Career without a GED or High School Diploma

Career without a GED or High School Diploma

Career Without a GED or a Diploma

by Marie Anderson


According to National Center for Education Statistics, more that 2.5 million 16- to 24-year-old students dropped out of high school in 2014. This decision can have far-reaching economic effects because in a competitive job market education can mean the difference between finding a good career or being unemployed. While many jobs require at least a high school diploma or GED, there are options available for those who did not finish high school. Many jobs are available for those who have experience in fields such as construction, food service and operating machinery.

Finding a Good-Paying Job

Without at least a GED or a high school diploma, workers may have difficulty finding stable, well-paying employment. The Bureau of Labor Statistics reports that in 2015, the unemployment rate for those without a GED or diploma was eight percent, compared to 5.4 percent for those with a diploma. Workers with a diploma or equivalent averaged earnings of about $680 per week, while those with less than a diploma averaged about $495 a week.

Food Service Careers

According to the BLS Occupational Outlook Handbook, workers without high school diplomas may be able to find many types of jobs in the food service industry. Waiters, hostesses, bartenders, bakers, cashiers and cooks are just a few examples of jobs in this industry that do not require a diploma, although many require on-the-job training. Workers in the industry (Accommodation and Food Services) can expect to earn, on average, approximately $14 per hour.

Construction Jobs

Construction can be a lucrative career for those who are willing to learn the required skills. Carpet installers, cement masons, concrete finishers, roofers and drywall installers are examples of careers in the construction industry that do not require a high school diploma. BLS statistics show that the number of jobs in these fields is growing, most at rates between 10 to 19 percent (between 2014 and 2024). Workers in these fields need on-the-job training and can earn up to $55,000 per year.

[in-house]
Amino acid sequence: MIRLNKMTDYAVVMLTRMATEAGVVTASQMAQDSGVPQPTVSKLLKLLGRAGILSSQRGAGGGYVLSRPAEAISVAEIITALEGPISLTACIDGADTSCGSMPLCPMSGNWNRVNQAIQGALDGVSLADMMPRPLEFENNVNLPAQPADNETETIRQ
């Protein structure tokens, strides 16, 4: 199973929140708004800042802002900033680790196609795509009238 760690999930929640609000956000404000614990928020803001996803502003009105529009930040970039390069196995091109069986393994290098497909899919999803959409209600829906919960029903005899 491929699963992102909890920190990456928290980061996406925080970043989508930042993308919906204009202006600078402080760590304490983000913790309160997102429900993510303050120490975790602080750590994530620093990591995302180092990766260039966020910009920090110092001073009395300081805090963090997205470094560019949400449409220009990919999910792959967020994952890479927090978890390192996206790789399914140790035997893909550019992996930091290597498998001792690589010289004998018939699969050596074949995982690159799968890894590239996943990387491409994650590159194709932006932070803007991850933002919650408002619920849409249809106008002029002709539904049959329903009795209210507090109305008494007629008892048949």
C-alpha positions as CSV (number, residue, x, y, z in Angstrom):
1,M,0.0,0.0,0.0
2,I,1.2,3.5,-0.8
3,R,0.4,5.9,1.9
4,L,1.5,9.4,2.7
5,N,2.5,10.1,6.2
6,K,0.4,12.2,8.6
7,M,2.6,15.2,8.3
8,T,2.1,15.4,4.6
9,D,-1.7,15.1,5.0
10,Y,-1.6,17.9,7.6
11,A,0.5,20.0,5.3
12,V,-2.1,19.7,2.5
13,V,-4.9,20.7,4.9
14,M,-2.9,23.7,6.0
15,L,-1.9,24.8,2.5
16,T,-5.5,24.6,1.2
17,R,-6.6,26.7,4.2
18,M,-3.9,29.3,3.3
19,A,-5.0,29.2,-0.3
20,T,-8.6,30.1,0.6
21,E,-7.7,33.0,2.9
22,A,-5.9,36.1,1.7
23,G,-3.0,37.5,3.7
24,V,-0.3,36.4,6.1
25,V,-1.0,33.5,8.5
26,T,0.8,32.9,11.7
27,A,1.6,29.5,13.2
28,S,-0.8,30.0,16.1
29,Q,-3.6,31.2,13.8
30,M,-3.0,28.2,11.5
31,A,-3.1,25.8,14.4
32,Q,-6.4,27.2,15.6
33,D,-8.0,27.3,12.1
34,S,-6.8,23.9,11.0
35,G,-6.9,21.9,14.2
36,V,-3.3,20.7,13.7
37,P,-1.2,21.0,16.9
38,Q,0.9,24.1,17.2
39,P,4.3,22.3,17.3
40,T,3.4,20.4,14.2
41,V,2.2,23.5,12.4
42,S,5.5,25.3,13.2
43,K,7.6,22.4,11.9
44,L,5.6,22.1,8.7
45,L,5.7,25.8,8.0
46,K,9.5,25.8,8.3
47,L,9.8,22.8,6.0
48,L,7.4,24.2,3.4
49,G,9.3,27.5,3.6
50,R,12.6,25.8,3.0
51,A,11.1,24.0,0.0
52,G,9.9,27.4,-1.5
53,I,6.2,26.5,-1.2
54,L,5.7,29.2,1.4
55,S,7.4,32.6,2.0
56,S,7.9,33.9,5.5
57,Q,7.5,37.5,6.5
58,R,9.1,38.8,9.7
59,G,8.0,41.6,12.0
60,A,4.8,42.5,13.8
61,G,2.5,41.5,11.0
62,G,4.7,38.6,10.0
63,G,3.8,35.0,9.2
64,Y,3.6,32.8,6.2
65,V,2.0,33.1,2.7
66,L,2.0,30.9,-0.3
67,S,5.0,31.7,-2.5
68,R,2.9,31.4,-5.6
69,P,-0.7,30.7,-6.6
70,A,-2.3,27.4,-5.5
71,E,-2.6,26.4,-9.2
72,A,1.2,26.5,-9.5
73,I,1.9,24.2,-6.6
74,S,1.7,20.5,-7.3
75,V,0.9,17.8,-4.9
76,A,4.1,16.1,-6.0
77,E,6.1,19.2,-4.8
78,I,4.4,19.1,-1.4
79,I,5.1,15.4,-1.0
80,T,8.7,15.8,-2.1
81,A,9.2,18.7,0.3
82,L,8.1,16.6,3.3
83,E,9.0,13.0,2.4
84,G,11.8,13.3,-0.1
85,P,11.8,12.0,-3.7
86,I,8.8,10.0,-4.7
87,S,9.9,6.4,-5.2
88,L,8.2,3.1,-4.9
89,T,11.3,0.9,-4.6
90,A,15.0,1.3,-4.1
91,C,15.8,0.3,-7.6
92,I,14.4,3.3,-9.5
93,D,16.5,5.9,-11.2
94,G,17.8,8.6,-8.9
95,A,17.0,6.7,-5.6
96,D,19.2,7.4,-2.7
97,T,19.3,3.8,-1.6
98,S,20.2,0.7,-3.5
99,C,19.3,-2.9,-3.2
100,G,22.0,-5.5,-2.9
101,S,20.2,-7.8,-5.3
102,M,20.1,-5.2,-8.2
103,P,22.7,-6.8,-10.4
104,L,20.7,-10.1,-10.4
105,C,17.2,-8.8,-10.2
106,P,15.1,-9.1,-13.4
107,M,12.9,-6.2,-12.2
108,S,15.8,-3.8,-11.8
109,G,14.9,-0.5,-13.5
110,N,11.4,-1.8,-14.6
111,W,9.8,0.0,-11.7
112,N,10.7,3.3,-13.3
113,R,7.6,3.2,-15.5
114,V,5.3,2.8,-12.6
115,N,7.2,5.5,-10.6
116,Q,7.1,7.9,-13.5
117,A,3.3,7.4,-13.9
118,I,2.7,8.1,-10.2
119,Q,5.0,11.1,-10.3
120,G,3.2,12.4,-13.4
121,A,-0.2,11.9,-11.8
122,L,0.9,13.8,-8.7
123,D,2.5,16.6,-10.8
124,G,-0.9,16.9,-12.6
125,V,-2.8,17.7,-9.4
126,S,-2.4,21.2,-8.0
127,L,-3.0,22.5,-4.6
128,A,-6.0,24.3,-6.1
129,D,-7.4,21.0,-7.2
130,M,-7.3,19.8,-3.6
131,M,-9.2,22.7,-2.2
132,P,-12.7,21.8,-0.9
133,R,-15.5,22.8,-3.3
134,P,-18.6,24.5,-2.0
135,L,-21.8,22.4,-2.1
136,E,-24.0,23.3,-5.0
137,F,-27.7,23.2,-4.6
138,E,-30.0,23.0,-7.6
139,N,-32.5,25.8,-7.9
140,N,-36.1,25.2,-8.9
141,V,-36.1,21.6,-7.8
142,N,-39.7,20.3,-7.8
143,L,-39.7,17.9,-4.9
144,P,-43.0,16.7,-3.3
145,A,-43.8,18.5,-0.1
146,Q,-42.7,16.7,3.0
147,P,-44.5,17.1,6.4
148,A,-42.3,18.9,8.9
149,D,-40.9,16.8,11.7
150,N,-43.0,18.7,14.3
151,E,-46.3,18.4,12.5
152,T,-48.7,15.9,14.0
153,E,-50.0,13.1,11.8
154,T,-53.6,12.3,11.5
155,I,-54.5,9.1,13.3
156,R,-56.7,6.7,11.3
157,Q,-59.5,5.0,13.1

Careers Working with Heavy Equipment

If you like working with big machines, you may be able to find a good-paying career as a machine or equipment operator. Cranes, hoists, winches and dredges are machines that require operators who have on-the-job training. These jobs have median salaries of about $34,000 per year. Derrick and rotary drill operators in the oil and gas industry require only moderate on-the-job training and can earn salaries over $60,000 per year.

Higher Education

High school graduation or a GED diploma are necessary prerequisites for going to college. College is increasingly becoming mandatory for jobs that pay well, and the Georgetown Public Policy Institute estimates that 60 percent of jobs will require a college degree by 2018. Students who drop out will have to take the GED test to go to college, but according to GED Testing Service, most, but not all, colleges will accept a GED diploma.

Financial Success

According to the California Dropout Research Project, students with poor financial resources are more likely to drop out than other students. A student might leave school hoping to get a full-time job or planning to supplement her parents’ income. But leaving high school can have serious financial consequences over time. According to the Bureau of Labor Statistics, high school dropouts have median weekly earnings of only $471, compared to median weekly earnings of $652 for high school graduates. Median incomes increase at every level of education.